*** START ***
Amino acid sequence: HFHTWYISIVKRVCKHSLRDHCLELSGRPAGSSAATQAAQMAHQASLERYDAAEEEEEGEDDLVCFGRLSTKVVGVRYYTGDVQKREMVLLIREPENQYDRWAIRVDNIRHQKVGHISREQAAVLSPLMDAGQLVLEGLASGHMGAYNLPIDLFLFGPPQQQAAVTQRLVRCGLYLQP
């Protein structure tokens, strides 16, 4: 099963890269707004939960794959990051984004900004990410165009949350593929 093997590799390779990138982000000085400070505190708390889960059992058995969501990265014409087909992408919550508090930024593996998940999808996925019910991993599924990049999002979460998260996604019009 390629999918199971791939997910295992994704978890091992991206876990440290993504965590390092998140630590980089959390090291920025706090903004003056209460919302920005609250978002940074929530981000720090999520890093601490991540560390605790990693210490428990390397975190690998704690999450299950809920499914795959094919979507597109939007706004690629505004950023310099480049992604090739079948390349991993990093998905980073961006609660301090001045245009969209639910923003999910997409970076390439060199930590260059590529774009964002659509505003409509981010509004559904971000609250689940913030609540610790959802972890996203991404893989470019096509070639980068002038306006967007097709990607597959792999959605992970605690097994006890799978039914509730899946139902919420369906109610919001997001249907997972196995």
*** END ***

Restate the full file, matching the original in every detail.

Amino acid sequence: HFHTWYISIVKRVCKHSLRDHCLELSGRPAGSSAATQAAQMAHQASLERYDAAEEEEEGEDDLVCFGRLSTKVVGVRYYTGDVQKREMVLLIREPENQYDRWAIRVDNIRHQKVGHISREQAAVLSPLMDAGQLVLEGLASGHMGAYNLPIDLFLFGPPQQQAAVTQRLVRCGLYLQP
């Protein structure tokens, strides 16, 4: 099963890269707004939960794959990051984004900004990410165009949350593929 093997590799390779990138982000000085400070505190708390889960059992058995969501990265014409087909992408919550508090930024593996998940999808996925019910991993599924990049999002979460998260996604019009 390629999918199971791939997910295992994704978890091992991206876990440290993504965590390092998140630590980089959390090291920025706090903004003056209460919302920005609250978002940074929530981000720090999520890093601490991540560390605790990693210490428990390397975190690998704690999450299950809920499914795959094919979507597109939007706004690629505004950023310099480049992604090739079948390349991993990093998905980073961006609660301090001045245009969209639910923003999910997409970076390439060199930590260059590529774009964002659509505003409509981010509004559904971000609250689940913030609540610790959802972890996203991404893989470019096509070639980068002038306006967007097709990607597959792999959605992970605690097994006890799978039914509730899946139902919420369906109610919001997001249907997972196995």